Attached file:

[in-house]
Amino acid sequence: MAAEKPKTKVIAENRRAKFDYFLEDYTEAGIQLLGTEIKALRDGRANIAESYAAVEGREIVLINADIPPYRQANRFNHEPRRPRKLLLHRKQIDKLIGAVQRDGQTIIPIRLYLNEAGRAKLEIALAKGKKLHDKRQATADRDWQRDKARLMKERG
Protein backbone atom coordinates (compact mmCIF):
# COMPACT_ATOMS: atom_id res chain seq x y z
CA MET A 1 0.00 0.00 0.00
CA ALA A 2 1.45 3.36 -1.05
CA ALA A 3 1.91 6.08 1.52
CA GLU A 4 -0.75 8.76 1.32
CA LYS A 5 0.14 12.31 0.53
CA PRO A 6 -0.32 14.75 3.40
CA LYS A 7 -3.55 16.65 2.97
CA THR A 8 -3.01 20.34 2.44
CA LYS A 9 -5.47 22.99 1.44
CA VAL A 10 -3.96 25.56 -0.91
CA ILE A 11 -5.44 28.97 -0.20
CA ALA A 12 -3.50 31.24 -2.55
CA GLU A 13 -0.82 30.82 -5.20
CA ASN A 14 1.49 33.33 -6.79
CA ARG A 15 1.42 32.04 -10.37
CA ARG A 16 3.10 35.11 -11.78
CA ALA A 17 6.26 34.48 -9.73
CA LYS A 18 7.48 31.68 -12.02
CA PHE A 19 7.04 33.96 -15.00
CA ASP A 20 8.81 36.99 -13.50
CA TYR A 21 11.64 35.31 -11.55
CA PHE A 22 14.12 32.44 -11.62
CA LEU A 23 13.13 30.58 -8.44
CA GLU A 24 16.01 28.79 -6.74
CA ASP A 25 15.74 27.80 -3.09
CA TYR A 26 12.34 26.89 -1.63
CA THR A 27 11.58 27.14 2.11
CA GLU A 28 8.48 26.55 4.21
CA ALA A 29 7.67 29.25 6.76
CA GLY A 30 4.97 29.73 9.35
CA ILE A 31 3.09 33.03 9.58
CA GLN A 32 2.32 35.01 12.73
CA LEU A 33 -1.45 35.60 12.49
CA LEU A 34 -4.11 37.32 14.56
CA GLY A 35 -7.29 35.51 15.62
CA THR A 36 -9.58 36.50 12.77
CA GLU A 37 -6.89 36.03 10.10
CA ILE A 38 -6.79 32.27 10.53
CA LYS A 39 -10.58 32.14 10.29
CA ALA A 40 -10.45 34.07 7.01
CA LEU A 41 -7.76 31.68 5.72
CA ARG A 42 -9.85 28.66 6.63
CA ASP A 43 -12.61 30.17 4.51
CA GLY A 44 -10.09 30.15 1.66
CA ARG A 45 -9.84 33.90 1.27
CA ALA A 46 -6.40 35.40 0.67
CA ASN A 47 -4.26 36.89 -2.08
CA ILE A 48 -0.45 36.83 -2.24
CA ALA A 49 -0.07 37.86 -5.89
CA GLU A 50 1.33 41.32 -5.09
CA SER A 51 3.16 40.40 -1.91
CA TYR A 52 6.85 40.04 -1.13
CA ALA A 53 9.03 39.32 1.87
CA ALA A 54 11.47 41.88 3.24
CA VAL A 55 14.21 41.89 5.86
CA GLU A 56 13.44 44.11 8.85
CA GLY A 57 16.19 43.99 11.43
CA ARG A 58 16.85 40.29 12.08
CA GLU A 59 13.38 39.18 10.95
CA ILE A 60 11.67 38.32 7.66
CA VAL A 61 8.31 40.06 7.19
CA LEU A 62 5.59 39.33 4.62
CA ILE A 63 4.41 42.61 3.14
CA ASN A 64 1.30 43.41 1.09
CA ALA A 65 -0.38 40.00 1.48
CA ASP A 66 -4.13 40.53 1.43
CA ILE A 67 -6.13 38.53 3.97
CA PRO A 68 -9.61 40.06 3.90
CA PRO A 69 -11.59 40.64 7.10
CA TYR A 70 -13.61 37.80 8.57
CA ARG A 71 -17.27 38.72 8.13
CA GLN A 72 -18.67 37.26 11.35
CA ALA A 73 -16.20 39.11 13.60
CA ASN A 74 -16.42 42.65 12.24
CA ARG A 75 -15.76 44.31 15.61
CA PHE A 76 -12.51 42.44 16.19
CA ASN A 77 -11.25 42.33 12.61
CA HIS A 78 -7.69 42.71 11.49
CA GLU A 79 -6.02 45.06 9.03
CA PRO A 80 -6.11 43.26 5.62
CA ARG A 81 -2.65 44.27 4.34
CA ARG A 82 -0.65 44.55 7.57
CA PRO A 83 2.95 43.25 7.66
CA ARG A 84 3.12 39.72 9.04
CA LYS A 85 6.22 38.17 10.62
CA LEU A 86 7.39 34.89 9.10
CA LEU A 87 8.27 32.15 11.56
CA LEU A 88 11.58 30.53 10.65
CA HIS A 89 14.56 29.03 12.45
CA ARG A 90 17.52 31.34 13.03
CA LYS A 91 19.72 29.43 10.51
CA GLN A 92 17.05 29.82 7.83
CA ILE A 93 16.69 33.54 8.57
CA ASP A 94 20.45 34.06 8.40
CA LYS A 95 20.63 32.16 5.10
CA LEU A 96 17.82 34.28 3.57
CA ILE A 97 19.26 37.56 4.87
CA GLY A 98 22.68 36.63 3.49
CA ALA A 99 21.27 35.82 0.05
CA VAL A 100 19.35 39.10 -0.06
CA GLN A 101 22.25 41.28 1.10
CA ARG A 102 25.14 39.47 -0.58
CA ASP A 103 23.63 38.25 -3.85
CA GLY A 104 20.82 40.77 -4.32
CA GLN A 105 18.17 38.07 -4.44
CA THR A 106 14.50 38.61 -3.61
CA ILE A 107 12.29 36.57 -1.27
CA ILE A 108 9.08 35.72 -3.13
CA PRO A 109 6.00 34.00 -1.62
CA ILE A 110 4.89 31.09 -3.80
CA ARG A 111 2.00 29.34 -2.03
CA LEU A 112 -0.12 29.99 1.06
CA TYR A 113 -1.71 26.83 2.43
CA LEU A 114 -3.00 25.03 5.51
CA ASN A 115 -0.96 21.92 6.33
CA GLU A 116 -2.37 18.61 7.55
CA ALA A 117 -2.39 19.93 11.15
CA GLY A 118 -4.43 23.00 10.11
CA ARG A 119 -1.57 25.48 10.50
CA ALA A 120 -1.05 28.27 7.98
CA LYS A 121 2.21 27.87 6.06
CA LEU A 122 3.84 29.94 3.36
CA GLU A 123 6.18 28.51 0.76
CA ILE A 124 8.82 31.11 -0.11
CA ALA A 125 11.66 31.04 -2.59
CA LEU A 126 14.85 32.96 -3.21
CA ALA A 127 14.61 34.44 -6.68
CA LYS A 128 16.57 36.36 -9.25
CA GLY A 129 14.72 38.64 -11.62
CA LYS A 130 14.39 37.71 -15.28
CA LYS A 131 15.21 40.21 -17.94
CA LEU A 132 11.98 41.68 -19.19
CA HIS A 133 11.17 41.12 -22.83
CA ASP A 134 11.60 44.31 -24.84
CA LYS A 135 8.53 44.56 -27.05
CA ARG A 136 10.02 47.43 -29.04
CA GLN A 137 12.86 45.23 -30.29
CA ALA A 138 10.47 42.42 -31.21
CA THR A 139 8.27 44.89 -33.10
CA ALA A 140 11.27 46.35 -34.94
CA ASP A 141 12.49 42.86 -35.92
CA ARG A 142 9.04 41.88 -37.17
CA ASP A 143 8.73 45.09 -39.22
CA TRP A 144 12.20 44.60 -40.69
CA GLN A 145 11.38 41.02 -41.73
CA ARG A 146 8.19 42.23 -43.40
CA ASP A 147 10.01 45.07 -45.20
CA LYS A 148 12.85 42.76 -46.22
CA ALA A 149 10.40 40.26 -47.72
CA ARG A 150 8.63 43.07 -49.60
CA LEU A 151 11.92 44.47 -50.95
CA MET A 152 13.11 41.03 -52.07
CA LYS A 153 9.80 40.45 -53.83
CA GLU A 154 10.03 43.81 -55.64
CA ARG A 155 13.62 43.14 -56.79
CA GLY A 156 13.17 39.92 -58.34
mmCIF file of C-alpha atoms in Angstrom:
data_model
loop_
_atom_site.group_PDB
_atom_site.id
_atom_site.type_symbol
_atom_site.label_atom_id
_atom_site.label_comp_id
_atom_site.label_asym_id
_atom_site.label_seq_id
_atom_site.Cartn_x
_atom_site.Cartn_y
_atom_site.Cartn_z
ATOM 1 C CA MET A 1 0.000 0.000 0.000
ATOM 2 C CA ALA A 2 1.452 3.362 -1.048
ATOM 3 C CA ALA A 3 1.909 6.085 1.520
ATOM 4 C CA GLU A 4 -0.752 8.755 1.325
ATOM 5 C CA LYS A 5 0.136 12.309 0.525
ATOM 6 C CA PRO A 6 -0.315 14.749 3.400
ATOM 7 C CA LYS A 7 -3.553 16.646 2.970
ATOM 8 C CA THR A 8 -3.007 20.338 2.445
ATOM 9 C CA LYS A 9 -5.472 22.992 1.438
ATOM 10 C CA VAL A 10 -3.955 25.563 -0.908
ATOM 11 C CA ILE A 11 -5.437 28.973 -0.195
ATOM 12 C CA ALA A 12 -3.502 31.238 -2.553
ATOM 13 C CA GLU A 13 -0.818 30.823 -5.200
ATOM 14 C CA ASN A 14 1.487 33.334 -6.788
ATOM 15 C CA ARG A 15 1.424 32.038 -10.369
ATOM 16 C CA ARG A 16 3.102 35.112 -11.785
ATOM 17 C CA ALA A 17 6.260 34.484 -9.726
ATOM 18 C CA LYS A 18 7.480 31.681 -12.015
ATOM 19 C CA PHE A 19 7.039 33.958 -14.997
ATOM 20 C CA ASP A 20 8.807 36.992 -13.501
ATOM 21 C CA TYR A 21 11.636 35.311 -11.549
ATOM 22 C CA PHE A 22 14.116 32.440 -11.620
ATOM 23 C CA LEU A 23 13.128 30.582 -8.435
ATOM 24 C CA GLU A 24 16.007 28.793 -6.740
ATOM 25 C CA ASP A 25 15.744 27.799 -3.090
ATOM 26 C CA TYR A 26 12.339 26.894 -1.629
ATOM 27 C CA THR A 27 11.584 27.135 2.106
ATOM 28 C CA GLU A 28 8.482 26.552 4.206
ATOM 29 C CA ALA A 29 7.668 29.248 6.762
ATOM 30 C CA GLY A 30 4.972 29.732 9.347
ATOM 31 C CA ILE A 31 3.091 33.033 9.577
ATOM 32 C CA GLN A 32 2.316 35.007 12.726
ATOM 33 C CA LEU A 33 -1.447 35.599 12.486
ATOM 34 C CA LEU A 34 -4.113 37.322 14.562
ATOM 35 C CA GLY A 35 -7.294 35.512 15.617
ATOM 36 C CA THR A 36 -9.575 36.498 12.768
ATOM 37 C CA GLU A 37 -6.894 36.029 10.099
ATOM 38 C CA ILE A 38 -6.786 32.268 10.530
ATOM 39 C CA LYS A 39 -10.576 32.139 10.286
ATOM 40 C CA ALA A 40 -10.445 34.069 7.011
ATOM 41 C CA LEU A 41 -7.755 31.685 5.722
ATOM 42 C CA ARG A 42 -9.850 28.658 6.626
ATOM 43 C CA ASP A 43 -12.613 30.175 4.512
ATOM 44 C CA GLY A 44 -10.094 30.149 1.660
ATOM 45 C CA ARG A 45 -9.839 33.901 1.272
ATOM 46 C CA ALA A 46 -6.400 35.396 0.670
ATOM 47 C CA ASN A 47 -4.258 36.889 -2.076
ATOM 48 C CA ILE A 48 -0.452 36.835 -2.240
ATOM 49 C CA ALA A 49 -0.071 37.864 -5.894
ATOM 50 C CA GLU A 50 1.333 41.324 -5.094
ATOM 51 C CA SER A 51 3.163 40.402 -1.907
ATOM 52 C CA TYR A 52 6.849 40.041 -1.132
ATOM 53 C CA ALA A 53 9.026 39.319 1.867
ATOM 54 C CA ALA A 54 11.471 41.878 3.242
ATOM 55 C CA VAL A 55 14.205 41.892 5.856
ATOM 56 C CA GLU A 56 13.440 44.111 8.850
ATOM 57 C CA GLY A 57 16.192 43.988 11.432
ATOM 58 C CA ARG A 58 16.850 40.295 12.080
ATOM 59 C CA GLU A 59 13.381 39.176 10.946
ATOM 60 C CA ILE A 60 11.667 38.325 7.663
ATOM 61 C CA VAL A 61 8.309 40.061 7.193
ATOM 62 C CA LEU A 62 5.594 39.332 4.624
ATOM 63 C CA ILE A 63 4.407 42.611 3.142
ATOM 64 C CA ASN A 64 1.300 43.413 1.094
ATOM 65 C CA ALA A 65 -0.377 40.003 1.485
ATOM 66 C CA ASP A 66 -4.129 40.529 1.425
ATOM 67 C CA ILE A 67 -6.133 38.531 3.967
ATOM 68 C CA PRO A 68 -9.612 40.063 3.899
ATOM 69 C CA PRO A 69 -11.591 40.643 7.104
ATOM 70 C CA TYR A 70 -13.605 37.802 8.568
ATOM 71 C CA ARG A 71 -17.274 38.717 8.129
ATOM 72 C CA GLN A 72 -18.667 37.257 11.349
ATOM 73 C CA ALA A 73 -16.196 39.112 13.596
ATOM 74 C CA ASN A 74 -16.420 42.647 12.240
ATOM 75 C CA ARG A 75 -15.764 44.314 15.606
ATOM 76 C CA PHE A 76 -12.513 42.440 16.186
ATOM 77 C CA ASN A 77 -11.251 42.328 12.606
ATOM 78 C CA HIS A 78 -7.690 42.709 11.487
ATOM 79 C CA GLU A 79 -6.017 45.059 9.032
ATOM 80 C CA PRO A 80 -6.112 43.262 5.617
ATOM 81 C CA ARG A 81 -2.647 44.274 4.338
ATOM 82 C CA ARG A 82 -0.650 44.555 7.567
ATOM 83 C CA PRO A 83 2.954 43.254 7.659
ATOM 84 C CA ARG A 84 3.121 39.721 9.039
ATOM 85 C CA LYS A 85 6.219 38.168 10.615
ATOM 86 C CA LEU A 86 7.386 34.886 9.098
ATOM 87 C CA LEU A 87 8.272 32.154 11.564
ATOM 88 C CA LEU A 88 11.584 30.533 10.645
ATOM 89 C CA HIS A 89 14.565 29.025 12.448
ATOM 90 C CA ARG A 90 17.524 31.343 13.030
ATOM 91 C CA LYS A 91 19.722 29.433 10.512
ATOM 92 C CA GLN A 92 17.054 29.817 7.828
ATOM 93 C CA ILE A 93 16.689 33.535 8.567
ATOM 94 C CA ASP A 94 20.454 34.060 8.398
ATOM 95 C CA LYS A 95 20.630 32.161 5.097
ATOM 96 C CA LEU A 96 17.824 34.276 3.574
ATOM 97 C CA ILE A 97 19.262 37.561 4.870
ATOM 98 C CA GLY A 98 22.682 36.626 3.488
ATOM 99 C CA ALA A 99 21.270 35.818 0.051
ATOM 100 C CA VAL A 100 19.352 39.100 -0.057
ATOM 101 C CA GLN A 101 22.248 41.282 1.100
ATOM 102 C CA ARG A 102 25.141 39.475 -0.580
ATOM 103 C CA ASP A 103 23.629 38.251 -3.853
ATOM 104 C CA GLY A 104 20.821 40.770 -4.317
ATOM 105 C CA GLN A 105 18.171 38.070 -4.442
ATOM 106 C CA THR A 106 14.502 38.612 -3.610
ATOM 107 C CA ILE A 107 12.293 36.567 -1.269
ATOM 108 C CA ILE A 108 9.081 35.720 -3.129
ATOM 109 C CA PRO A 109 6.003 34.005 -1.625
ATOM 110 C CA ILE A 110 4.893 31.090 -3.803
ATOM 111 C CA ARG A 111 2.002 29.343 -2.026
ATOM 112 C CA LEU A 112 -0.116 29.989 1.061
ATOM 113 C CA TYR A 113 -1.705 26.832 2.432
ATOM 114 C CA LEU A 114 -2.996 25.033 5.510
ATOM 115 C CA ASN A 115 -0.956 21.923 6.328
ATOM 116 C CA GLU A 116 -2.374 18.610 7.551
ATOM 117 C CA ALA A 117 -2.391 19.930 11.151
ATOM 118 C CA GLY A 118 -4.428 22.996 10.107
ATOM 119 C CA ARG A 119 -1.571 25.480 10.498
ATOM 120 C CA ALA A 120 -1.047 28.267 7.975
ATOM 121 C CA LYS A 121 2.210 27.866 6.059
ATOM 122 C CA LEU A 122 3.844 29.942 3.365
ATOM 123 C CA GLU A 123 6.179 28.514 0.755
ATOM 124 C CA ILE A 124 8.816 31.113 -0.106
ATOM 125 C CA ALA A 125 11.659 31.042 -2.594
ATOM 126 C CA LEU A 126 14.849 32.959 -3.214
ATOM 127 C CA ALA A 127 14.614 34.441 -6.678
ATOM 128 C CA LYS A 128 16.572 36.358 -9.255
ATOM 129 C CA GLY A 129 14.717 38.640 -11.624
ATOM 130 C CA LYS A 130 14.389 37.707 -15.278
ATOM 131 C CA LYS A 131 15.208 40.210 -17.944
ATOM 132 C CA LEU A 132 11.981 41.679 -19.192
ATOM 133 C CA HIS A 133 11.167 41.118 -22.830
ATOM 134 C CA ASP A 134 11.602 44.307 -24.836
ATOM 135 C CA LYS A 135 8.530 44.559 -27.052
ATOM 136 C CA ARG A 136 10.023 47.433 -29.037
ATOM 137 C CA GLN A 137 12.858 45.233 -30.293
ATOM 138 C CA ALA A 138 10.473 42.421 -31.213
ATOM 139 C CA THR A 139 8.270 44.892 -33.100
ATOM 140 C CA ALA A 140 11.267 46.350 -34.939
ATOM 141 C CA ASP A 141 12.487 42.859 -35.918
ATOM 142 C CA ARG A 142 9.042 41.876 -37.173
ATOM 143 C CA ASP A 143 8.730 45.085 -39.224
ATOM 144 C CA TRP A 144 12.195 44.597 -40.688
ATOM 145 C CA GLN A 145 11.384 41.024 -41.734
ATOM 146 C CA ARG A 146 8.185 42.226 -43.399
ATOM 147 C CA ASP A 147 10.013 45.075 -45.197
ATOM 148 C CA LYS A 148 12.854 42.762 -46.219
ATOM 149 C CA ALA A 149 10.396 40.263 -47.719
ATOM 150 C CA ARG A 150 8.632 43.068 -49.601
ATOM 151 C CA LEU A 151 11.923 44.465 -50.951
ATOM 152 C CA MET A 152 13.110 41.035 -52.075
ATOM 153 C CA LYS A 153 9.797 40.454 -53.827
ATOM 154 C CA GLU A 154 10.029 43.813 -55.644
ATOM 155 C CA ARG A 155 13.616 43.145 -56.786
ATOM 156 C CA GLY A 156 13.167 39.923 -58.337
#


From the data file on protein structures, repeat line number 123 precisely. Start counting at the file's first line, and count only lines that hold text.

CA ARG A 119 -1.57 25.48 10.50